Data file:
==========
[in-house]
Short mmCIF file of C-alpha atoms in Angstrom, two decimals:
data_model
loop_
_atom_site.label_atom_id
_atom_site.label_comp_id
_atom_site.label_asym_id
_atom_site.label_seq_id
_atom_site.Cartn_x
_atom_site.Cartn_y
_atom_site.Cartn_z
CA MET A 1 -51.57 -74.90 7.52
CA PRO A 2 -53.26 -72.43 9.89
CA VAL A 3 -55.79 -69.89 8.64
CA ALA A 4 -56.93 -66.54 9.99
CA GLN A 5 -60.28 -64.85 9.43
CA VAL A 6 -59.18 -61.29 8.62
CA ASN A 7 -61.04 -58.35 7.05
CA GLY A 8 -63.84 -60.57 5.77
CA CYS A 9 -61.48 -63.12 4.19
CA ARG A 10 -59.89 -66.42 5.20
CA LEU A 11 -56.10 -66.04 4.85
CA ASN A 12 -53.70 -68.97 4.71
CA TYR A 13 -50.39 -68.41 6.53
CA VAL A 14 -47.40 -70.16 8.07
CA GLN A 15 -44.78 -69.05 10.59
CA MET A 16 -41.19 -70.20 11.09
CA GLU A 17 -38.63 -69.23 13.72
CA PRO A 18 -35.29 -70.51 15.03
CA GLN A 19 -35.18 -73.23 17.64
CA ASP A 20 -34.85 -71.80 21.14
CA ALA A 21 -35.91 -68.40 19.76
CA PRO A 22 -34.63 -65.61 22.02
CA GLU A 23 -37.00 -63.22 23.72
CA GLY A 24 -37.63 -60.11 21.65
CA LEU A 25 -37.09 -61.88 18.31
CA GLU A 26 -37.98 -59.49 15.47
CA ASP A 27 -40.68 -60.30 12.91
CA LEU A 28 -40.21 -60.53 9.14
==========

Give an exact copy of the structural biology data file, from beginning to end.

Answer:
[in-house]
Short mmCIF file of C-alpha atoms in Angstrom, two decimals:
data_model
loop_
_atom_site.label_atom_id
_atom_site.label_comp_id
_atom_site.label_asym_id
_atom_site.label_seq_id
_atom_site.Cartn_x
_atom_site.Cartn_y
_atom_site.Cartn_z
CA MET A 1 -51.57 -74.90 7.52
CA PRO A 2 -53.26 -72.43 9.89
CA VAL A 3 -55.79 -69.89 8.64
CA ALA A 4 -56.93 -66.54 9.99
CA GLN A 5 -60.28 -64.85 9.43
CA VAL A 6 -59.18 -61.29 8.62
CA ASN A 7 -61.04 -58.35 7.05
CA GLY A 8 -63.84 -60.57 5.77
CA CYS A 9 -61.48 -63.12 4.19
CA ARG A 10 -59.89 -66.42 5.20
CA LEU A 11 -56.10 -66.04 4.85
CA ASN A 12 -53.70 -68.97 4.71
CA TYR A 13 -50.39 -68.41 6.53
CA VAL A 14 -47.40 -70.16 8.07
CA GLN A 15 -44.78 -69.05 10.59
CA MET A 16 -41.19 -70.20 11.09
CA GLU A 17 -38.63 -69.23 13.72
CA PRO A 18 -35.29 -70.51 15.03
CA GLN A 19 -35.18 -73.23 17.64
CA ASP A 20 -34.85 -71.80 21.14
CA ALA A 21 -35.91 -68.40 19.76
CA PRO A 22 -34.63 -65.61 22.02
CA GLU A 23 -37.00 -63.22 23.72
CA GLY A 24 -37.63 -60.11 21.65
CA LEU A 25 -37.09 -61.88 18.31
CA GLU A 26 -37.98 -59.49 15.47
CA ASP A 27 -40.68 -60.30 12.91
CA LEU A 28 -40.21 -60.53 9.14